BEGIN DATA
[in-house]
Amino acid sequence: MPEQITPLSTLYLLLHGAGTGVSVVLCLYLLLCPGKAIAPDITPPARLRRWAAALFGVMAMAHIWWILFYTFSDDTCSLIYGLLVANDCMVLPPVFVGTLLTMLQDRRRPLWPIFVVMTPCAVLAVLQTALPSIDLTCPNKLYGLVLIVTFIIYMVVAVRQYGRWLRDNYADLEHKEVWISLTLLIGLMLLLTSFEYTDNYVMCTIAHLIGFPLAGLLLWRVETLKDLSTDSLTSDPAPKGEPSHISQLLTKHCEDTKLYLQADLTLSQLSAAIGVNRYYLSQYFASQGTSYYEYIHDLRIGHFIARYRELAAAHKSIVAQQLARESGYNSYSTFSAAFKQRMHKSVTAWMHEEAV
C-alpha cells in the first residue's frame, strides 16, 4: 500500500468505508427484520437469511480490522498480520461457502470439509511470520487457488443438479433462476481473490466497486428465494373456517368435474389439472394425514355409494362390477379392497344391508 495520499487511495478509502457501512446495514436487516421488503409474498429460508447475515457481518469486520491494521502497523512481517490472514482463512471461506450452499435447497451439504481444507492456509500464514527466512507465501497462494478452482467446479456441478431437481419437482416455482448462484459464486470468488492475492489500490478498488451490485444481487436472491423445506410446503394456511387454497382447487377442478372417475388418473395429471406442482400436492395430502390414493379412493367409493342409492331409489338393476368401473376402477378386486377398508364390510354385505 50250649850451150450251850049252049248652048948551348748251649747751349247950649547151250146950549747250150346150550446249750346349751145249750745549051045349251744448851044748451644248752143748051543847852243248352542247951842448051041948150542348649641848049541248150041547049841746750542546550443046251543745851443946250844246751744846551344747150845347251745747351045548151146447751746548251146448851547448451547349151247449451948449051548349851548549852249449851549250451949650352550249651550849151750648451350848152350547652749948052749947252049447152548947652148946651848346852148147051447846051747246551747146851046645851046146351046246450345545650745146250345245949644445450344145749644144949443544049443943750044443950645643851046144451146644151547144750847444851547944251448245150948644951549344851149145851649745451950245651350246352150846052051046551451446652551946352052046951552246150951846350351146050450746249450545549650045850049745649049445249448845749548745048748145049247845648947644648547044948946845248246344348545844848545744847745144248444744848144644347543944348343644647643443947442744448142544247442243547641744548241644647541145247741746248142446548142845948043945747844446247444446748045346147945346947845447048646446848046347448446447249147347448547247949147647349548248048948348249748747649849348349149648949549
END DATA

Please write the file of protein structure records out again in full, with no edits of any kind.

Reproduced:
[in-house]
Amino acid sequence: MPEQITPLSTLYLLLHGAGTGVSVVLCLYLLLCPGKAIAPDITPPARLRRWAAALFGVMAMAHIWWILFYTFSDDTCSLIYGLLVANDCMVLPPVFVGTLLTMLQDRRRPLWPIFVVMTPCAVLAVLQTALPSIDLTCPNKLYGLVLIVTFIIYMVVAVRQYGRWLRDNYADLEHKEVWISLTLLIGLMLLLTSFEYTDNYVMCTIAHLIGFPLAGLLLWRVETLKDLSTDSLTSDPAPKGEPSHISQLLTKHCEDTKLYLQADLTLSQLSAAIGVNRYYLSQYFASQGTSYYEYIHDLRIGHFIARYRELAAAHKSIVAQQLARESGYNSYSTFSAAFKQRMHKSVTAWMHEEAV
C-alpha cells in the first residue's frame, strides 16, 4: 500500500468505508427484520437469511480490522498480520461457502470439509511470520487457488443438479433462476481473490466497486428465494373456517368435474389439472394425514355409494362390477379392497344391508 495520499487511495478509502457501512446495514436487516421488503409474498429460508447475515457481518469486520491494521502497523512481517490472514482463512471461506450452499435447497451439504481444507492456509500464514527466512507465501497462494478452482467446479456441478431437481419437482416455482448462484459464486470468488492475492489500490478498488451490485444481487436472491423445506410446503394456511387454497382447487377442478372417475388418473395429471406442482400436492395430502390414493379412493367409493342409492331409489338393476368401473376402477378386486377398508364390510354385505 50250649850451150450251850049252049248652048948551348748251649747751349247950649547151250146950549747250150346150550446249750346349751145249750745549051045349251744448851044748451644248752143748051543847852243248352542247951842448051041948150542348649641848049541248150041547049841746750542546550443046251543745851443946250844246751744846551344747150845347251745747351045548151146447751746548251146448851547448451547349151247449451948449051548349851548549852249449851549250451949650352550249651550849151750648451350848152350547652749948052749947252049447152548947652148946651848346852148147051447846051747246551747146851046645851046146351046246450345545650745146250345245949644445450344145749644144949443544049443943750044443950645643851046144451146644151547144750847444851547944251448245150948644951549344851149145851649745451950245651350246352150846052051046551451446652551946352052046951552246150951846350351146050450746249450545549650045850049745649049445249448845749548745048748145049247845648947644648547044948946845248246344348545844848545744847745144248444744848144644347543944348343644647643443947442744448142544247442243547641744548241644647541145247741746248142446548142845948043945747844446247444446748045346147945346947845447048646446848046347448446447249147347448547247949147647349548248048948348249748747649849348349149648949549